Kevin McGowan is a producer and podcaster based in Ottawa, Canada. A lifelong music fan and record collector, he has always sought out new and unusual artists to write about. He claims that Nash the Slash (subject of the team's documentary film) was his "gateway artist" after discovering a Nash LP as a teenager. From then on, he has dug through countless vinyl stacks looking for the next beautifully weird album for his collection. As the executive producer of the film, Kevin assembled the production team and assists with story development, interviewing, research, and legal issues. Like everyone on the team, he wears many hats.
Tim Kowalski is a cinematographer, director, producer and musician from Toronto, Canada. Kowalski got his start performing in clubs before he could legally drink. He has performed as the energetic low-end of many bands including Toronto’s Deep End, Squirrel, Helens, electro duo ProCon, and most currently The Mean. Over Tim’s musical career, he shared the stage with the likes of SNFU, 7 Seconds, ALL, the Flaming Lips, Mindless Self Indulgence, and Peaches. His early obsession of photography paid off and he began to adapt his knowledge of light, composition and mastery of zig vs zag to moving pictures--starting with music videos for his own bands. Always a fan of the obscure and strange, Tim was inspired by Nash the Slash at an early age. As a witness to Nash’s various exploits on local TV, a seed was planted. Shortly after Nash’s death, Tim rediscovered his music and dug deep, and as it turned out, Nash’s life story was as fascinating as his music and the inspiration for a full-length documentary had begun.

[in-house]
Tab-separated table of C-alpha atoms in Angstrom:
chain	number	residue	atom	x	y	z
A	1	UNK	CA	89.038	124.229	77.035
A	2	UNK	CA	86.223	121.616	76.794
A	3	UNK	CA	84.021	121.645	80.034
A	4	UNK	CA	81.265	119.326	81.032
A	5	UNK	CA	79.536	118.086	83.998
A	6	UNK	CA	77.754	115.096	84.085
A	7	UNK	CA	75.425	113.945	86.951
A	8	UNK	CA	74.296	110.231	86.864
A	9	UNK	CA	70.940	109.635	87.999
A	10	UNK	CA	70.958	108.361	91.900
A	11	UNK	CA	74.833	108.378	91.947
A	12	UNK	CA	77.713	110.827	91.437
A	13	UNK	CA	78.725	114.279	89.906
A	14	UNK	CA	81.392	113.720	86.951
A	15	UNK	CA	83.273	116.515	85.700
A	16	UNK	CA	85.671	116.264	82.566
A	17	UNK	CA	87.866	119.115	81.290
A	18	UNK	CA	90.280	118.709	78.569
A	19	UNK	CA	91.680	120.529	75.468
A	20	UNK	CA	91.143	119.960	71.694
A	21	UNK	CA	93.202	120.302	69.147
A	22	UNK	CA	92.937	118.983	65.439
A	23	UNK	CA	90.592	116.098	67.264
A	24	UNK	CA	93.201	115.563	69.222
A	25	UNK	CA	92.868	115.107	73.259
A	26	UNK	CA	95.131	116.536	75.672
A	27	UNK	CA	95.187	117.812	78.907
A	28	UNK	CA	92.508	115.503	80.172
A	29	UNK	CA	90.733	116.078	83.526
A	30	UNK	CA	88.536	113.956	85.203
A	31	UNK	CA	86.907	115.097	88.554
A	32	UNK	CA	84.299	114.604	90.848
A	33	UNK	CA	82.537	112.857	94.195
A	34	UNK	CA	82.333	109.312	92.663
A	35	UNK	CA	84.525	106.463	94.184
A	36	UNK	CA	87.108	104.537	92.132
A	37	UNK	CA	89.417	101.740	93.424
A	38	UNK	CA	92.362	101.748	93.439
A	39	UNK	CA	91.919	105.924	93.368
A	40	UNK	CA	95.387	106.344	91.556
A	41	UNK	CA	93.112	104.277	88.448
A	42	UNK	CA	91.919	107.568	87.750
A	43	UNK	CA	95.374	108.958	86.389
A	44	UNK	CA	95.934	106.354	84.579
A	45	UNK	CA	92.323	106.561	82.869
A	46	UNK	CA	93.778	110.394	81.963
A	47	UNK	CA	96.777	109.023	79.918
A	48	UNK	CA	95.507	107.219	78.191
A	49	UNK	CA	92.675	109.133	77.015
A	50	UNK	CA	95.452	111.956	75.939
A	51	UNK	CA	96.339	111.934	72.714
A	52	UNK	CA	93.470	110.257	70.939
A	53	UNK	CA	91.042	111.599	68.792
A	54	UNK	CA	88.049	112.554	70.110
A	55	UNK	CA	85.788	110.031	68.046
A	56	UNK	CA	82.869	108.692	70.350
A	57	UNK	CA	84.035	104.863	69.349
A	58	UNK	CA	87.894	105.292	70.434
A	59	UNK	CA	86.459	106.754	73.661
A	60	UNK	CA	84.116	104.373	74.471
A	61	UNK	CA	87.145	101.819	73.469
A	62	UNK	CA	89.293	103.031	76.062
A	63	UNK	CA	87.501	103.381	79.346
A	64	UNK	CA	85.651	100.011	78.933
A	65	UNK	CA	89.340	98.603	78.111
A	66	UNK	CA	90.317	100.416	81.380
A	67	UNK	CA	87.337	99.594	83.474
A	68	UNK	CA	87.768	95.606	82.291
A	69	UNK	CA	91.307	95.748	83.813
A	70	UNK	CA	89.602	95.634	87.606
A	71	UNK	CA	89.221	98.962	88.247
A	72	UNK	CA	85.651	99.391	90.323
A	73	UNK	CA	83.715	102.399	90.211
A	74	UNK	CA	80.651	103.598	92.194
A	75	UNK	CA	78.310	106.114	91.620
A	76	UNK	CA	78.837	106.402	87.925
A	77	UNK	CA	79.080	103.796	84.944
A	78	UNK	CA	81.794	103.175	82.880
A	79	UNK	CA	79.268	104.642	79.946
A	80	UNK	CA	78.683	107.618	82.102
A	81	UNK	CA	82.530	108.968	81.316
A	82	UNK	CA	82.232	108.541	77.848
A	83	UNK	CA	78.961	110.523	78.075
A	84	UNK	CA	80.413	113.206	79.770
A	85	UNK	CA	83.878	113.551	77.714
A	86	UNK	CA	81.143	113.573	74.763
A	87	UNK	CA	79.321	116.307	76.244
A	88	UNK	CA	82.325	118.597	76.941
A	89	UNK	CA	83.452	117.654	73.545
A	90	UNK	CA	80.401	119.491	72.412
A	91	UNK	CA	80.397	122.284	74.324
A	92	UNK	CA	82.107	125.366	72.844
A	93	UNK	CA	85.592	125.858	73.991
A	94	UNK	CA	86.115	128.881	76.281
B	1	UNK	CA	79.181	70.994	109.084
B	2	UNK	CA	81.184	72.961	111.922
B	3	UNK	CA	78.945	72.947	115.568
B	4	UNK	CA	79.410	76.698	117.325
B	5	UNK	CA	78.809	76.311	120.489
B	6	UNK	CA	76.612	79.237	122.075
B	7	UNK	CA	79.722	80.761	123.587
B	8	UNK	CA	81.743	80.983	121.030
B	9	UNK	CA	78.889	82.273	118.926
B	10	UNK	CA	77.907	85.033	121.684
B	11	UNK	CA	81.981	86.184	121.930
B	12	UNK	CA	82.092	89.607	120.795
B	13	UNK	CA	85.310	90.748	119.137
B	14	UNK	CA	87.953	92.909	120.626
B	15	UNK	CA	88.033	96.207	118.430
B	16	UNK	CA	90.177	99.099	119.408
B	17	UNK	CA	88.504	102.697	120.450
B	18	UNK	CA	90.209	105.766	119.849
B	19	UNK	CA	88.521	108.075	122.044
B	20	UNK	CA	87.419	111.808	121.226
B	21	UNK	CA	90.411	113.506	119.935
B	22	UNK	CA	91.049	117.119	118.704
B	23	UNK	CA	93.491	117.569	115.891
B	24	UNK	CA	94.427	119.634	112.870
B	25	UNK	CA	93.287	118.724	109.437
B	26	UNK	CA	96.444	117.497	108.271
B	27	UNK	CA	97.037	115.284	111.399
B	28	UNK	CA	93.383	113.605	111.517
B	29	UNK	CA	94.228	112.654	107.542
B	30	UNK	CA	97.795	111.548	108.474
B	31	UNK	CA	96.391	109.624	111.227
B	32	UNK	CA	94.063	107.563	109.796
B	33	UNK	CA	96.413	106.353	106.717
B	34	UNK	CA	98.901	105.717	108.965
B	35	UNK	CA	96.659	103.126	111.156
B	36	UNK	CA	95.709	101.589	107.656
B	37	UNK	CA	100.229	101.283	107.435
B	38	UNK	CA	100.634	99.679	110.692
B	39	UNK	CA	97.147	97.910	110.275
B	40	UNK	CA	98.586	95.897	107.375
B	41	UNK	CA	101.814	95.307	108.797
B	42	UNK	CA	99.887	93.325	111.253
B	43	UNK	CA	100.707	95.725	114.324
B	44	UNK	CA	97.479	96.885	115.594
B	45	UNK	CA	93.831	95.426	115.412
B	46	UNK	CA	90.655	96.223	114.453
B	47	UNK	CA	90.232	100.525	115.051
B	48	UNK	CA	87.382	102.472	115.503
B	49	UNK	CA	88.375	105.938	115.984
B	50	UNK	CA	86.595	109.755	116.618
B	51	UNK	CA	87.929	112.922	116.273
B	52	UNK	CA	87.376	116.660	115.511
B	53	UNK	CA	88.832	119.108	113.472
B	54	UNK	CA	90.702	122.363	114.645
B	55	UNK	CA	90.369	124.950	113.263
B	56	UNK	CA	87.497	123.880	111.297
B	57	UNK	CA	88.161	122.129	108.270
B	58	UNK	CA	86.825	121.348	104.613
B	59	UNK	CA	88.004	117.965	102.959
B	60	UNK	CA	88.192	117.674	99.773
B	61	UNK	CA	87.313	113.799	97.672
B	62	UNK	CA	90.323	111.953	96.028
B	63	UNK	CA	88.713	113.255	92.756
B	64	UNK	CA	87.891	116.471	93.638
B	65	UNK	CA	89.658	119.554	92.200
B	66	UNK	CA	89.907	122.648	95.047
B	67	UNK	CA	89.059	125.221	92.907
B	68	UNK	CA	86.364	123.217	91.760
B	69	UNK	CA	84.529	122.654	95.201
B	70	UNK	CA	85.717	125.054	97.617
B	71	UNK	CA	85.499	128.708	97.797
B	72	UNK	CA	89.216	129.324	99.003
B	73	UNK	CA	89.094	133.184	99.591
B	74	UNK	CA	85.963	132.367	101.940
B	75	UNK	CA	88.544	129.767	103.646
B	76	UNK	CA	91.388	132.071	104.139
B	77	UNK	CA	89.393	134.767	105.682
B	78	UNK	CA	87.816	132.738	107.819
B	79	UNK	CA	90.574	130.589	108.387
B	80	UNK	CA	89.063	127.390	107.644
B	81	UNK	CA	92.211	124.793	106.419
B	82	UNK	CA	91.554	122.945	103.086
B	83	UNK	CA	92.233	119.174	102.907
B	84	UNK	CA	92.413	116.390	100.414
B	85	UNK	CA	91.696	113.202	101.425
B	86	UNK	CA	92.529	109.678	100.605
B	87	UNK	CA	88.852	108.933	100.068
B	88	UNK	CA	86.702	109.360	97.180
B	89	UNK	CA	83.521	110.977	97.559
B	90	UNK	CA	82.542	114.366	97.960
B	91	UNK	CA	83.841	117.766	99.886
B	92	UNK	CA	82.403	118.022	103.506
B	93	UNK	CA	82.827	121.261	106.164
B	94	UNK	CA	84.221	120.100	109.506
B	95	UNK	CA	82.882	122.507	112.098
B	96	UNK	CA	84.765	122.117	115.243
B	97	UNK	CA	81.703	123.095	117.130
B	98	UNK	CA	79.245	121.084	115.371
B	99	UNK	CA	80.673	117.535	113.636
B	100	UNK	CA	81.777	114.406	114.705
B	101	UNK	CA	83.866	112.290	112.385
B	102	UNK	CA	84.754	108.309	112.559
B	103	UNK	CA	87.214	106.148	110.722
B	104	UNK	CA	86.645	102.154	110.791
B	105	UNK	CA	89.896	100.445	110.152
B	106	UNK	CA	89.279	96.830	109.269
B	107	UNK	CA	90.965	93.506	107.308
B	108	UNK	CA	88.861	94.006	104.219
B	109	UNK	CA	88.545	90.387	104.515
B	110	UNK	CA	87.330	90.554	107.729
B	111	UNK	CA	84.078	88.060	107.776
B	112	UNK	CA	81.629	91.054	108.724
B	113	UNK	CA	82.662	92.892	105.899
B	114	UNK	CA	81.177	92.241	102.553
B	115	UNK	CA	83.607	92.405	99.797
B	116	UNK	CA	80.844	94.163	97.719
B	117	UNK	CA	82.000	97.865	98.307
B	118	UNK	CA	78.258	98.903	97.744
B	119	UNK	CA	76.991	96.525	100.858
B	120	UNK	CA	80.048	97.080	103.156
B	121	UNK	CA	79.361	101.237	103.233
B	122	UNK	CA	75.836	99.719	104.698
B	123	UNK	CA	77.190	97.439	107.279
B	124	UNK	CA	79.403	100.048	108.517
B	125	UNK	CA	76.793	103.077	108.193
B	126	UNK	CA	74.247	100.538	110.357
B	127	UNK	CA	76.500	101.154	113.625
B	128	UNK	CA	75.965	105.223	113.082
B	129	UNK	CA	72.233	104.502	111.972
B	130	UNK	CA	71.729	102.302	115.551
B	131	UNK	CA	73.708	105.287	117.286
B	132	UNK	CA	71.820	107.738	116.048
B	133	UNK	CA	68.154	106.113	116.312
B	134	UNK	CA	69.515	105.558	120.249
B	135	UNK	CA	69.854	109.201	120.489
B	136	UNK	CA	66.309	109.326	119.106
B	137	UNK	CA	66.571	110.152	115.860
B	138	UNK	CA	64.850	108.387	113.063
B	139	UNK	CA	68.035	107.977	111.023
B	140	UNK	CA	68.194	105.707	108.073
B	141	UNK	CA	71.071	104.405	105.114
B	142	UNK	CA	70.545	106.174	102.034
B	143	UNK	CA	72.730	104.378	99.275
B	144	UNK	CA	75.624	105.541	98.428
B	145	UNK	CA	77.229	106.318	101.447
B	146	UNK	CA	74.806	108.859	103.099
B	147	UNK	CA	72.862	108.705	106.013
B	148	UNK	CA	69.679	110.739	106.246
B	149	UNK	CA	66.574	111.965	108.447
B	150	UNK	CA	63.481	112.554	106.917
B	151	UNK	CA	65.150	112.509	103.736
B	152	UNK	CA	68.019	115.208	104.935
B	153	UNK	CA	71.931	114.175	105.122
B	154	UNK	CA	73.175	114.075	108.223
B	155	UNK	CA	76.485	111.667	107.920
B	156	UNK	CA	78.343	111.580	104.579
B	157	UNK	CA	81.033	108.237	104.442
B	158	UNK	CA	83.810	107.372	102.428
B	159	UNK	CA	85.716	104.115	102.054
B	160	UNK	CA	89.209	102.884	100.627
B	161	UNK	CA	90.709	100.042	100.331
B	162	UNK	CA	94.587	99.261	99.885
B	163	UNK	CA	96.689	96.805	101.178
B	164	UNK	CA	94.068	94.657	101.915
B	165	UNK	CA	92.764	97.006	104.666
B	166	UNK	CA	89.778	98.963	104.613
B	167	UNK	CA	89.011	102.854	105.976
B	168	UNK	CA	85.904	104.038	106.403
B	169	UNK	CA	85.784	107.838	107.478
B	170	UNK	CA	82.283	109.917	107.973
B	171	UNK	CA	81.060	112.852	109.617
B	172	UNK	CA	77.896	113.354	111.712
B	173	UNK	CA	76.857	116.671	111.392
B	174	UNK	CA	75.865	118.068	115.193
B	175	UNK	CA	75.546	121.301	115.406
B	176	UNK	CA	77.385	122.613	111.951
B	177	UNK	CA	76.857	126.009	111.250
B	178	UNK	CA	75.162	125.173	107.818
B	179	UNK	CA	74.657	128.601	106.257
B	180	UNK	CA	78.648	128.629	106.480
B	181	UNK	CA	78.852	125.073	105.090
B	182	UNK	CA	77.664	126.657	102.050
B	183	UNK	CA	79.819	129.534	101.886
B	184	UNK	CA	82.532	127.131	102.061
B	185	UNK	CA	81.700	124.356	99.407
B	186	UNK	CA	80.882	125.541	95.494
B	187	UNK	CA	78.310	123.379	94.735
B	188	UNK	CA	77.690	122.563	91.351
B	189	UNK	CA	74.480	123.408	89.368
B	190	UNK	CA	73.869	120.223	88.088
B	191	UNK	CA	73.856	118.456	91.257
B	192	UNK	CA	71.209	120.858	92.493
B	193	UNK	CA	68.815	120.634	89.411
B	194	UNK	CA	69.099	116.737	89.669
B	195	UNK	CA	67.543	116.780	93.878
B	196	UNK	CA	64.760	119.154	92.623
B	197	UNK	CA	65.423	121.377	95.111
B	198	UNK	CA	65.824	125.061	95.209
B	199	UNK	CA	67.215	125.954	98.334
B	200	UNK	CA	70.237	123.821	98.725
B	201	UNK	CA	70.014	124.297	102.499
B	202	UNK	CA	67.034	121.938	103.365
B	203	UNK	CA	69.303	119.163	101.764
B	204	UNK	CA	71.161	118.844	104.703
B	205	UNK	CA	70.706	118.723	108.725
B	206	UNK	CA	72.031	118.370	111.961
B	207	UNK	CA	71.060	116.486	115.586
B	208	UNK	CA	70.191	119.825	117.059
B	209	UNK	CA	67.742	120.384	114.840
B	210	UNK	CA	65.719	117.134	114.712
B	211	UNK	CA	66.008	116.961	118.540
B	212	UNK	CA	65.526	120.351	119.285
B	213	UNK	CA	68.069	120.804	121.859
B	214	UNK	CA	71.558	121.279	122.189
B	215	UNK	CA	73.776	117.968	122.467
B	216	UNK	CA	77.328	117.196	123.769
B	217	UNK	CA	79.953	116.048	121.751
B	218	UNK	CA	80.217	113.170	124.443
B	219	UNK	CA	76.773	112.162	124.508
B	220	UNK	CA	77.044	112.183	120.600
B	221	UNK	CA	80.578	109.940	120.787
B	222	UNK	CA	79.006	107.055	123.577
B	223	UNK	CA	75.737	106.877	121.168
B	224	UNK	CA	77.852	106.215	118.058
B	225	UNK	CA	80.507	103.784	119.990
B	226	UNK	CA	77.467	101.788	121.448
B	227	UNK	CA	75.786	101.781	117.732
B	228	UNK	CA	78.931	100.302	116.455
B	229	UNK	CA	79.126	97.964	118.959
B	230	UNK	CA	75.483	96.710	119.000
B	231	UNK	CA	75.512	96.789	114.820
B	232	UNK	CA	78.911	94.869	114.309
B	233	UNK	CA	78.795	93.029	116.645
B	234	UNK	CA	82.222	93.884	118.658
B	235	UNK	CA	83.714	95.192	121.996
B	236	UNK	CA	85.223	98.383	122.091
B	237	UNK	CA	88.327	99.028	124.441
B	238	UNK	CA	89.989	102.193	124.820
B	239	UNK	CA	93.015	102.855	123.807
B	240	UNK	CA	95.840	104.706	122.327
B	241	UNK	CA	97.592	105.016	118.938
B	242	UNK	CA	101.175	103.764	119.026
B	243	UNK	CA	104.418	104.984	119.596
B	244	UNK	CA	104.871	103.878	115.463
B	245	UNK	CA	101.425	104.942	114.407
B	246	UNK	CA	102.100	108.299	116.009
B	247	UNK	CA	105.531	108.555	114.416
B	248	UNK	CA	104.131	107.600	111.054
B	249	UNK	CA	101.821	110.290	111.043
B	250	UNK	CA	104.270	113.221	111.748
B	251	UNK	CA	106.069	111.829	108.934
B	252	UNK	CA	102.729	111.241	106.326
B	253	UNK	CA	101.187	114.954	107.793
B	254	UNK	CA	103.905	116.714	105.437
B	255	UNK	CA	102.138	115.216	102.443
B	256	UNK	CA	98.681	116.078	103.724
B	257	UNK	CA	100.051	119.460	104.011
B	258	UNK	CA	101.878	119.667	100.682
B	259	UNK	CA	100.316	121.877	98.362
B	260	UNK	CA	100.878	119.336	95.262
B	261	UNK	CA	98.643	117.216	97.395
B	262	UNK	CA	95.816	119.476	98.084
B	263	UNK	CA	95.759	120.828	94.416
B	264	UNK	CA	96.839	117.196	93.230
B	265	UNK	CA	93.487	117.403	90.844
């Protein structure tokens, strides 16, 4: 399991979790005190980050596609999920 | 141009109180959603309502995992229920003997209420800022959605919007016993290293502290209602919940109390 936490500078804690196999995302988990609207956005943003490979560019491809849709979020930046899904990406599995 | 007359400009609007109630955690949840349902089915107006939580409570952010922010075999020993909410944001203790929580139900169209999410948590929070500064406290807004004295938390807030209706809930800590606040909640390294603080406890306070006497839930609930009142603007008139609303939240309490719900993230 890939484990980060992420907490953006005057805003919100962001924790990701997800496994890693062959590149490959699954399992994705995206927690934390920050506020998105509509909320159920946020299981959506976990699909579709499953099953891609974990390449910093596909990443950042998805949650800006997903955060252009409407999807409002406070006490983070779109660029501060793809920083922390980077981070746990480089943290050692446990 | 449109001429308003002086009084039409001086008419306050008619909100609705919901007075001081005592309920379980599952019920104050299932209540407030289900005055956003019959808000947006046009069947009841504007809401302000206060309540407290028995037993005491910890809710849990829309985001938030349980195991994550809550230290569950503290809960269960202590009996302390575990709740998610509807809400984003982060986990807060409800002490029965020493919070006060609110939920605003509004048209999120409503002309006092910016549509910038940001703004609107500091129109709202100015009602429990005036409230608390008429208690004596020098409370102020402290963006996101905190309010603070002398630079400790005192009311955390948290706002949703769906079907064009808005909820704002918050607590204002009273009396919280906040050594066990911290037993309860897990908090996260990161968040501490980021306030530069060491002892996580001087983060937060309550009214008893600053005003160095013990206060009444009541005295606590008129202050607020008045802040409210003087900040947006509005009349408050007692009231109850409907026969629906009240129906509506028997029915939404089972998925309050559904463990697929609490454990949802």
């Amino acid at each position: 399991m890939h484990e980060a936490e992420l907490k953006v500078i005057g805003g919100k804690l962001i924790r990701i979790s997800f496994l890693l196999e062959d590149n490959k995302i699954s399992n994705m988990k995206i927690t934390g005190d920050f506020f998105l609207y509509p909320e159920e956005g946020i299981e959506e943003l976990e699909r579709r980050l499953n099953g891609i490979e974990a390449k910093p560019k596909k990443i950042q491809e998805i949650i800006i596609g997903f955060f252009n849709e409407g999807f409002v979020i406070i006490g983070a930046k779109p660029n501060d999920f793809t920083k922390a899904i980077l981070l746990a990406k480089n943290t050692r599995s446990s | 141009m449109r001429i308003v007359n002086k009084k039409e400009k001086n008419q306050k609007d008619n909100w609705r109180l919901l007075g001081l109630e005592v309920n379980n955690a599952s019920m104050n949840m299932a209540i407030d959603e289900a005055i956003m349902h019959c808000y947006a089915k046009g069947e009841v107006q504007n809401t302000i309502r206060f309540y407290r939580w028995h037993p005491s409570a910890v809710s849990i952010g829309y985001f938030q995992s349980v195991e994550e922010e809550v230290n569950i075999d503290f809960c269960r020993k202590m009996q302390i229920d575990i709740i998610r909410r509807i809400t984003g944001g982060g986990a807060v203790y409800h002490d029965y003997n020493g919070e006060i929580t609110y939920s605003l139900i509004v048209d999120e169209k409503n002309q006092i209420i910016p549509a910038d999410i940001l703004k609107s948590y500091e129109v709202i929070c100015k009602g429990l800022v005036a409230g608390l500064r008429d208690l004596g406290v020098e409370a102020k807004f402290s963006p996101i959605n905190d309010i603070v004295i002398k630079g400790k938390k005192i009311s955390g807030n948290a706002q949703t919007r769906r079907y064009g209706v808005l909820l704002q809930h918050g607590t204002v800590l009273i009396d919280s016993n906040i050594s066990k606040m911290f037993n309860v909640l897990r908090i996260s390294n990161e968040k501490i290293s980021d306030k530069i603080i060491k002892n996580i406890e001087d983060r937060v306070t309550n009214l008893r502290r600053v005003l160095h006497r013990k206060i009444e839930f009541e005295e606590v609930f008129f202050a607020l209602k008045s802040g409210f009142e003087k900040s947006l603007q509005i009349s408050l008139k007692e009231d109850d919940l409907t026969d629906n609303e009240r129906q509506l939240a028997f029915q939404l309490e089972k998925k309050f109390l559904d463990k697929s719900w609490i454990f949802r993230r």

In 2016 Davies painted the Toronto outsider musician Nash The Slash, which led to a telephone conversation with one of the team members working on the feature-length documentary And You Thought You Were Normal. After being interviewed as a fan of Nash, she painted him again on a larger scale. A year later, and unable to shake Nash as a muse, she was brought on board as a producer.
You can see more of Leanne’s
work at: www.leannedavies.com
"He had a cult-like following and a sound like none other. Now, legendary Canadian “anti-star” Nash The Slash also has a documentary about him."
Leanne Davies is a pop-surreal painter and producer from Toronto, Ontario. Dialed in to all things weird, outrageous, and bizarre, Davies paints portraits of people who often possess some kind of eccentric characteristic or style, or who just stand out to her as being able to express themselves freely. Davies paints in acrylic on both panel and velvet. Her velvet paintings earned her the monicker “The Velvet Queen of Canada” by the Velveteria Museum’s co-founder Carl Baldwin in 2017.
Born in Victoria, B.C. on the west coast of Canada, she moved to Toronto in 1993 to pursue a visual arts degree at York University (BFA 96). In addition to her artwork she has performed as a drummer in Toronto’s indie rock music scene for 20+ years. In 2009-2010 she lived and worked in Paris, sharing a workspace at the legendary Les Frigos, a former railway hangar converted to artist studios.
Photo by Paul Till